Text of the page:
A Guide for Students and Teachers
Edited by Richard Watt
Chapter 15: Effectiveness of government anti-piracy enforcement policy: commitment versus non-commitment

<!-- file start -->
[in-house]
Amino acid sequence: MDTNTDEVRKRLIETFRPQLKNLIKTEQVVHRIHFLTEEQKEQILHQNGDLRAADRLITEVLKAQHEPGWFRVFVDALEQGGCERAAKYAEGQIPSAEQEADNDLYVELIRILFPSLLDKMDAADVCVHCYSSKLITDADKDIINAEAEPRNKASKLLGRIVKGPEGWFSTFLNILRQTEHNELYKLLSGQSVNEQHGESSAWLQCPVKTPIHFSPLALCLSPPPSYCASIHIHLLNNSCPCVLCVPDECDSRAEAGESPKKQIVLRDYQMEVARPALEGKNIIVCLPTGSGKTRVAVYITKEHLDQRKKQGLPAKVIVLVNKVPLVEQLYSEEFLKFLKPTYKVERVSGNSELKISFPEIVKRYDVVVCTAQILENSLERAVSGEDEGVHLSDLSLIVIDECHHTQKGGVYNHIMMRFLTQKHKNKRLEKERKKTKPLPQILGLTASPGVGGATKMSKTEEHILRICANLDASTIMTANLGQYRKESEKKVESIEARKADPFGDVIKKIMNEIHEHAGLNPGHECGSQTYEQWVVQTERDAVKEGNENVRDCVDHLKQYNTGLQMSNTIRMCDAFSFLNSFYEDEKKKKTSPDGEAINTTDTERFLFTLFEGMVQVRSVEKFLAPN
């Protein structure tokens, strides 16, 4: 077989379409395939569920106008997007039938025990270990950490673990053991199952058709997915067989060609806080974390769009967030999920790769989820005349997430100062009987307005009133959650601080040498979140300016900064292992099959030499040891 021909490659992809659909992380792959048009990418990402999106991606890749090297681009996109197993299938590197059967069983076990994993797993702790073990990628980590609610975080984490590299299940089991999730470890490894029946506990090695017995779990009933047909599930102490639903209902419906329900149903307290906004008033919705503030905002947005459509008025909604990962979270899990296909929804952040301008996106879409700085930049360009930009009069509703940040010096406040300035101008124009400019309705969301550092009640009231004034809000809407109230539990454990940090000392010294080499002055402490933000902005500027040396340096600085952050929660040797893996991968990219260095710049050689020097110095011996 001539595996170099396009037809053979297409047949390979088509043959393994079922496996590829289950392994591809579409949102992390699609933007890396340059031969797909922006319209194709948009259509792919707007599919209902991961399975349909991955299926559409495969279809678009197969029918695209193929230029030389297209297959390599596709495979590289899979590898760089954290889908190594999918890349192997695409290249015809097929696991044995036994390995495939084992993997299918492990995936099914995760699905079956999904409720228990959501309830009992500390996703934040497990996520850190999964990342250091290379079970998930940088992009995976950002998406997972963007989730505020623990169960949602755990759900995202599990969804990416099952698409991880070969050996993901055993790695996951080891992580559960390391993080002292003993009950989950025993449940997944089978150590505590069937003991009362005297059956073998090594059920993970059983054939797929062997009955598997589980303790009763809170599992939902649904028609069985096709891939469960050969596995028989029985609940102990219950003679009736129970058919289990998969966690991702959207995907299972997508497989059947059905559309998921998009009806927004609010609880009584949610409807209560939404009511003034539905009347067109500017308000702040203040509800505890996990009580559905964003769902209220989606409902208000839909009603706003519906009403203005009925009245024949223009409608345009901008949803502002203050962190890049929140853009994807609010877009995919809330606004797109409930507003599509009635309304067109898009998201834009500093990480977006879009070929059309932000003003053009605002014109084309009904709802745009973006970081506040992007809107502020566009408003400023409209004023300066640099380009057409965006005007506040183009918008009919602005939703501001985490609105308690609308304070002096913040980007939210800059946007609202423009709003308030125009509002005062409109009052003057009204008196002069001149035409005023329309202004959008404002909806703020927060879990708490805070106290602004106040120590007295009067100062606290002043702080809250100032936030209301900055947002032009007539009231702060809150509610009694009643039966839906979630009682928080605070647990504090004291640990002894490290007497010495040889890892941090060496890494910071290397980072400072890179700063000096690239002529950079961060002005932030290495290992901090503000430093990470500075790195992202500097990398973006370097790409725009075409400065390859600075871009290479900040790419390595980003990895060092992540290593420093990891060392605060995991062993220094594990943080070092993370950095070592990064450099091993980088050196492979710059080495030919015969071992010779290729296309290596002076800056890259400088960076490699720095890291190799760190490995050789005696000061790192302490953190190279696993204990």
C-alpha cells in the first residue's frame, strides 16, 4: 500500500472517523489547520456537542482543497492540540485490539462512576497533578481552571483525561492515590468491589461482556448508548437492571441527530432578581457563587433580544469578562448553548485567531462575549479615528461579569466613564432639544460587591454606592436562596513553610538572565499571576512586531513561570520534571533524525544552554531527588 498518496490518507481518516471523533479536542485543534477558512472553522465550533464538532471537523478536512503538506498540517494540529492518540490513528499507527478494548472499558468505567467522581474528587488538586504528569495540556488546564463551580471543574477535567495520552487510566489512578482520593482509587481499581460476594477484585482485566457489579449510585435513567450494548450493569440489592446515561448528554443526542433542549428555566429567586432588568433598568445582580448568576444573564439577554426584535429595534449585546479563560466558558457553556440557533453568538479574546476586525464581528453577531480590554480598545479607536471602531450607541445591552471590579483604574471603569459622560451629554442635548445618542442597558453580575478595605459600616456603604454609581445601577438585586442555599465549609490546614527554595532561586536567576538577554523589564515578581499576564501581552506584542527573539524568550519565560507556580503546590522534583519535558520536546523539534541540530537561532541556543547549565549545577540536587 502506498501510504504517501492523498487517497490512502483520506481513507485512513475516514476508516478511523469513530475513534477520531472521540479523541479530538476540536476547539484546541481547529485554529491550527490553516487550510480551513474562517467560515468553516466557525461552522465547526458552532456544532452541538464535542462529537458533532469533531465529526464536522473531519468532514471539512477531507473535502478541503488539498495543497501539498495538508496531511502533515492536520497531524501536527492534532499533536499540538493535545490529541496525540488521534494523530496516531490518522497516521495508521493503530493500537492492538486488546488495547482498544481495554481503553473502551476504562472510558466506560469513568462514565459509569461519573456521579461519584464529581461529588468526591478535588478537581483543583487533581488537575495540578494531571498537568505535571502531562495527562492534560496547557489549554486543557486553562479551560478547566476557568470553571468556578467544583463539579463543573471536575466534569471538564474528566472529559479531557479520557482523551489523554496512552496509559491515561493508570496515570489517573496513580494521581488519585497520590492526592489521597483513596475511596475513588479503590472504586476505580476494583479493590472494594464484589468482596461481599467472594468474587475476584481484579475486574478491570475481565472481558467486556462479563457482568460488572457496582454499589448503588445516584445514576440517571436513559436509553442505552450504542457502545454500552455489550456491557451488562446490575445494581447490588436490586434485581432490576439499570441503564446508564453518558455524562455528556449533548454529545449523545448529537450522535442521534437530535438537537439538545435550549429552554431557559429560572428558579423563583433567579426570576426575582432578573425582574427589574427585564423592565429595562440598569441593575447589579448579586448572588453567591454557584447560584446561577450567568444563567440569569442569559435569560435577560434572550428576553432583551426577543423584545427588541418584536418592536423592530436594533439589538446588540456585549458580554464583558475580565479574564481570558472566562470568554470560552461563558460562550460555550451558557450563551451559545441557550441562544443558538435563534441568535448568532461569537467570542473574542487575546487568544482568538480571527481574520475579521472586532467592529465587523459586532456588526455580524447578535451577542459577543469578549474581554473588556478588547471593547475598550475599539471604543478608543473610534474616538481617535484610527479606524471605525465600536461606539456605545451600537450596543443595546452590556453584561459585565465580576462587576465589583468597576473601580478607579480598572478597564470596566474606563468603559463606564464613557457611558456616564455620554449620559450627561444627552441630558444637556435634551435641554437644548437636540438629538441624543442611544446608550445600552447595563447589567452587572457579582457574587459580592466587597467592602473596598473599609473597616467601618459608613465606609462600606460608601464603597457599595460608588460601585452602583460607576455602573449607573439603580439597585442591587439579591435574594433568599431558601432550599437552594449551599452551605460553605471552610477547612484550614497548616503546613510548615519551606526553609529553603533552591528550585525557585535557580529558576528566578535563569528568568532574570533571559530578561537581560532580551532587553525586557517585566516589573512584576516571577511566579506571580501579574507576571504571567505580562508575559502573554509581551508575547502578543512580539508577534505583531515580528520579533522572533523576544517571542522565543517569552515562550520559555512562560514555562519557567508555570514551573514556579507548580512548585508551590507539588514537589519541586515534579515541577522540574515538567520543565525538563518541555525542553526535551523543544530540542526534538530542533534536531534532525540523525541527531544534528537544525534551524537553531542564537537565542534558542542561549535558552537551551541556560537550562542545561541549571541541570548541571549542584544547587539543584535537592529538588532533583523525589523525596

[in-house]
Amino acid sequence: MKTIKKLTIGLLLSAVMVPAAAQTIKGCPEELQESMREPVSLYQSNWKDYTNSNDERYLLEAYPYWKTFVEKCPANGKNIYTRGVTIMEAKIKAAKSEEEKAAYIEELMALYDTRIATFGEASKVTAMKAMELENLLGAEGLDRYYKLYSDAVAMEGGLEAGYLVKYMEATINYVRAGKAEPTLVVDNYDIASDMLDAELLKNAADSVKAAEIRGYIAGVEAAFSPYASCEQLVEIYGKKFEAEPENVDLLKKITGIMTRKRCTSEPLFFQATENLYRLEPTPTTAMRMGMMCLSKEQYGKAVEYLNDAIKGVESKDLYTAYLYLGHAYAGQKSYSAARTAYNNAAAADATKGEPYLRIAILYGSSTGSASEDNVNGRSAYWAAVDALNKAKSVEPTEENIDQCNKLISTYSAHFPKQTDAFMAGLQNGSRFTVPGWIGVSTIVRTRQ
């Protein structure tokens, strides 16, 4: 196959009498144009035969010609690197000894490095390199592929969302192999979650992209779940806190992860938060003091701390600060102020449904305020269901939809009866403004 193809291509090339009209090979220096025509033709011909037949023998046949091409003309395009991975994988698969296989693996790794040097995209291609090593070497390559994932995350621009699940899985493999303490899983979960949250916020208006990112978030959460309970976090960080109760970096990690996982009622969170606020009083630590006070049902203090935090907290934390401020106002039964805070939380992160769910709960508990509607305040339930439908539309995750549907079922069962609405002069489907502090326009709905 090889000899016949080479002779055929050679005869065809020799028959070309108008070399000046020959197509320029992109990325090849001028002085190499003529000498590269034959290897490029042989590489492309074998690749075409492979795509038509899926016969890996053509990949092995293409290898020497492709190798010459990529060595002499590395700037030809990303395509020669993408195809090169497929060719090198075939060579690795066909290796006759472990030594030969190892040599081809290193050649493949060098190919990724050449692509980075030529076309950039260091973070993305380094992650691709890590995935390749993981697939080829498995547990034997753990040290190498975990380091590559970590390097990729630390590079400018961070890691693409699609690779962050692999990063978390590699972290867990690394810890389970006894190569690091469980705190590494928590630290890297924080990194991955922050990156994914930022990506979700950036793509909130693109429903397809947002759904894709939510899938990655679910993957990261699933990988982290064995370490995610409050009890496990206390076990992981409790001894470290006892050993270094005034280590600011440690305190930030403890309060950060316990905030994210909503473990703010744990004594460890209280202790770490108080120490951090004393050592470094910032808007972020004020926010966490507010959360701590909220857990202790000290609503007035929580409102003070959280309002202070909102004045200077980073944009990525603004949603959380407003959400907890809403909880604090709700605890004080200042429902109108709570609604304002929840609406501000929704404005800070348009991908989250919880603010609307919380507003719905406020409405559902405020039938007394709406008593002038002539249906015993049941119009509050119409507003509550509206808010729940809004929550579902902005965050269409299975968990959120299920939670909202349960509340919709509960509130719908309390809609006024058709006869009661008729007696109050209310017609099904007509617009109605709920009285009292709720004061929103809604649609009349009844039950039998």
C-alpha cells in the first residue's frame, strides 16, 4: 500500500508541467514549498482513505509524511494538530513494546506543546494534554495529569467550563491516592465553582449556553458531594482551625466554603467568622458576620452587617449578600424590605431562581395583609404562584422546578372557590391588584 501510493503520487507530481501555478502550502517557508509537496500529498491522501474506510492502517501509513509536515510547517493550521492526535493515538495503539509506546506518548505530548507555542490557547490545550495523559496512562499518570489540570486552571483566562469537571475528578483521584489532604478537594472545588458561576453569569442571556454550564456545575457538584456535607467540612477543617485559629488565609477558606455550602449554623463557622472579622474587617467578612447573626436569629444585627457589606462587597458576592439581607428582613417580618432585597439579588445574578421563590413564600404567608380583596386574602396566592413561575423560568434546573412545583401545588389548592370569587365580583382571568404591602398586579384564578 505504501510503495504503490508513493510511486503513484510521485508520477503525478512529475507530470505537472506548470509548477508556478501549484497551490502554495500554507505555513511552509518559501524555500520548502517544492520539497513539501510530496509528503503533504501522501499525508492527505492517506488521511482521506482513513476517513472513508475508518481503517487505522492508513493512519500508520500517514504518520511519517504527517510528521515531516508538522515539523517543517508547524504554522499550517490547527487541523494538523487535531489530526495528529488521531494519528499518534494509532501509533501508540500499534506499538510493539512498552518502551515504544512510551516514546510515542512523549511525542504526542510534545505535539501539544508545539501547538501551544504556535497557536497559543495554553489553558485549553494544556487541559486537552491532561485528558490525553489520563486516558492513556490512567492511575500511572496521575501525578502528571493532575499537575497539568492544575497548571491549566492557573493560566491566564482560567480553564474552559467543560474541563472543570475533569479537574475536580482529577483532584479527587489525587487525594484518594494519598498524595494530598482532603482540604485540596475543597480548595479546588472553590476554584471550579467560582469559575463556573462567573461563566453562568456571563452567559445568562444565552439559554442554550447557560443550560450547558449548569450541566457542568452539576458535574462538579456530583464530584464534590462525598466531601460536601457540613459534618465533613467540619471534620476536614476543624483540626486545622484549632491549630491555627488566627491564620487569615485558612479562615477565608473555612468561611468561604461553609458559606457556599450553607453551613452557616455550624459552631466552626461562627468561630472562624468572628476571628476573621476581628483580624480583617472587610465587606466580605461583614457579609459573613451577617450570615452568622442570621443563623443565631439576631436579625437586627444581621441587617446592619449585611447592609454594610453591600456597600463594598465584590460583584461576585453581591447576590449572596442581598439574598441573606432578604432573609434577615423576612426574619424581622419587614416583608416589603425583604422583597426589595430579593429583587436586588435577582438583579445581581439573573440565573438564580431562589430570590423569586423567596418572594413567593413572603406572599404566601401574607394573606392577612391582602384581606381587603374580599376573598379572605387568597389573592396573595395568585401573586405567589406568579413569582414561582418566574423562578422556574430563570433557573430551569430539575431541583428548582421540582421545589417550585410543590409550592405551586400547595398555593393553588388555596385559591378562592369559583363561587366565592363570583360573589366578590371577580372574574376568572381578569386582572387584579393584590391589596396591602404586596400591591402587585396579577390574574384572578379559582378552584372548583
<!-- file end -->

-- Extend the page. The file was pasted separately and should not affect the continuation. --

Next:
The existing literature on piracy can be broadly classified into two categories. The main focus of this literature has been on end-user piracy where consumers make copies of copyrighted products for personal consumption. However, there is an emerging literature that addresses the issue of commercial or retail piracy where copies of copyrighted products are illegally sold in the market. The enormity of commercial piracy is such that the US Trade Representative in its 2004 Special 301 Report, a trade sanction tailored for intellectual property trade concerns, posited that ‘ineffective enforcement of intellectual property rights, commercial piracy – in particular the growing problem of pirate production of optical media such as CDs, DVDs and CD-ROMs, . . . continue to be a global threat’. Government enforcement organizations like the Strategy Targeting Organized Piracy (STOP)were launched by the Bush administration in October 2004 to combat commercial piracy. Given this increased attention to commercial piracy, in this chapter we evaluate the effectiveness and efficacy of government enforcement to counter piracy. Specifically, the government’s enforcement strategy is in the form of monitoring the illegal sale of copies of copyrighted products. Intellectual Property Right (IPR) protection has two components. While the legal institutions are responsible for setting the penalties for selling pirated products, it is the government’s law enforcement agencies like the police force that are responsible for enforcing IPR protection through monitoring.
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